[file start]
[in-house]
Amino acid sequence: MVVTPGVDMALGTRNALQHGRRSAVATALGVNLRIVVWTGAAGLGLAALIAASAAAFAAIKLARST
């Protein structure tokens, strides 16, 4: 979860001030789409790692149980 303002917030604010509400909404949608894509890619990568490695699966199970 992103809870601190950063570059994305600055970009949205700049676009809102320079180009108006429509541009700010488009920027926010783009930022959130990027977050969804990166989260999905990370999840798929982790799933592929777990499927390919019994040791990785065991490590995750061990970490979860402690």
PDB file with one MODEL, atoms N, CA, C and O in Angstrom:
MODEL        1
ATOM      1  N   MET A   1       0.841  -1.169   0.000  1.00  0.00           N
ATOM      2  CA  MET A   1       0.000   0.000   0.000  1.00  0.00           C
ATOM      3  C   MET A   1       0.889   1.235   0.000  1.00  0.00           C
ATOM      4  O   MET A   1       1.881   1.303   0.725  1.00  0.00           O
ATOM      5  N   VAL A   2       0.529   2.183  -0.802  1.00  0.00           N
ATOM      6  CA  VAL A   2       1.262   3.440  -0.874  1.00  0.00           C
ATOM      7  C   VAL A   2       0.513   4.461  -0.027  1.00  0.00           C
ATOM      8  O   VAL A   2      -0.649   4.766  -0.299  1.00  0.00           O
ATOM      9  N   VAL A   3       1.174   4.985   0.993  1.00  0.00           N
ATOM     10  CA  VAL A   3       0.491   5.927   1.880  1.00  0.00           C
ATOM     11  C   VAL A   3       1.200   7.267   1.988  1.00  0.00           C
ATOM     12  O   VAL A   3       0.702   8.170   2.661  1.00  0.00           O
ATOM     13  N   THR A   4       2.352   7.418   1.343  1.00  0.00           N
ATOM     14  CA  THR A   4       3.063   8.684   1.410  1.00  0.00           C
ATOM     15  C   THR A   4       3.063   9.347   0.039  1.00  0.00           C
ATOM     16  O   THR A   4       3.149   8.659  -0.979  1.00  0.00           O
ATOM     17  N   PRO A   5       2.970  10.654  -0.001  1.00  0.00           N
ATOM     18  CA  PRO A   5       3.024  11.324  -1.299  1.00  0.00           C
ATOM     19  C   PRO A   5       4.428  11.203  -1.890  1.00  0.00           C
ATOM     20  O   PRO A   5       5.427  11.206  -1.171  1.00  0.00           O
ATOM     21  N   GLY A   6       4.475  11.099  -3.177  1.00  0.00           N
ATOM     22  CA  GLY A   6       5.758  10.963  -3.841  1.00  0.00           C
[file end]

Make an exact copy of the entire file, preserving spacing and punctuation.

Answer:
[in-house]
Amino acid sequence: MVVTPGVDMALGTRNALQHGRRSAVATALGVNLRIVVWTGAAGLGLAALIAASAAAFAAIKLARST
């Protein structure tokens, strides 16, 4: 979860001030789409790692149980 303002917030604010509400909404949608894509890619990568490695699966199970 992103809870601190950063570059994305600055970009949205700049676009809102320079180009108006429509541009700010488009920027926010783009930022959130990027977050969804990166989260999905990370999840798929982790799933592929777990499927390919019994040791990785065991490590995750061990970490979860402690």
PDB file with one MODEL, atoms N, CA, C and O in Angstrom:
MODEL        1
ATOM      1  N   MET A   1       0.841  -1.169   0.000  1.00  0.00           N
ATOM      2  CA  MET A   1       0.000   0.000   0.000  1.00  0.00           C
ATOM      3  C   MET A   1       0.889   1.235   0.000  1.00  0.00           C
ATOM      4  O   MET A   1       1.881   1.303   0.725  1.00  0.00           O
ATOM      5  N   VAL A   2       0.529   2.183  -0.802  1.00  0.00           N
ATOM      6  CA  VAL A   2       1.262   3.440  -0.874  1.00  0.00           C
ATOM      7  C   VAL A   2       0.513   4.461  -0.027  1.00  0.00           C
ATOM      8  O   VAL A   2      -0.649   4.766  -0.299  1.00  0.00           O
ATOM      9  N   VAL A   3       1.174   4.985   0.993  1.00  0.00           N
ATOM     10  CA  VAL A   3       0.491   5.927   1.880  1.00  0.00           C
ATOM     11  C   VAL A   3       1.200   7.267   1.988  1.00  0.00           C
ATOM     12  O   VAL A   3       0.702   8.170   2.661  1.00  0.00           O
ATOM     13  N   THR A   4       2.352   7.418   1.343  1.00  0.00           N
ATOM     14  CA  THR A   4       3.063   8.684   1.410  1.00  0.00           C
ATOM     15  C   THR A   4       3.063   9.347   0.039  1.00  0.00           C
ATOM     16  O   THR A   4       3.149   8.659  -0.979  1.00  0.00           O
ATOM     17  N   PRO A   5       2.970  10.654  -0.001  1.00  0.00           N
ATOM     18  CA  PRO A   5       3.024  11.324  -1.299  1.00  0.00           C
ATOM     19  C   PRO A   5       4.428  11.203  -1.890  1.00  0.00           C
ATOM     20  O   PRO A   5       5.427  11.206  -1.171  1.00  0.00           O
ATOM     21  N   GLY A   6       4.475  11.099  -3.177  1.00  0.00           N
ATOM     22  CA  GLY A   6       5.758  10.963  -3.841  1.00  0.00           C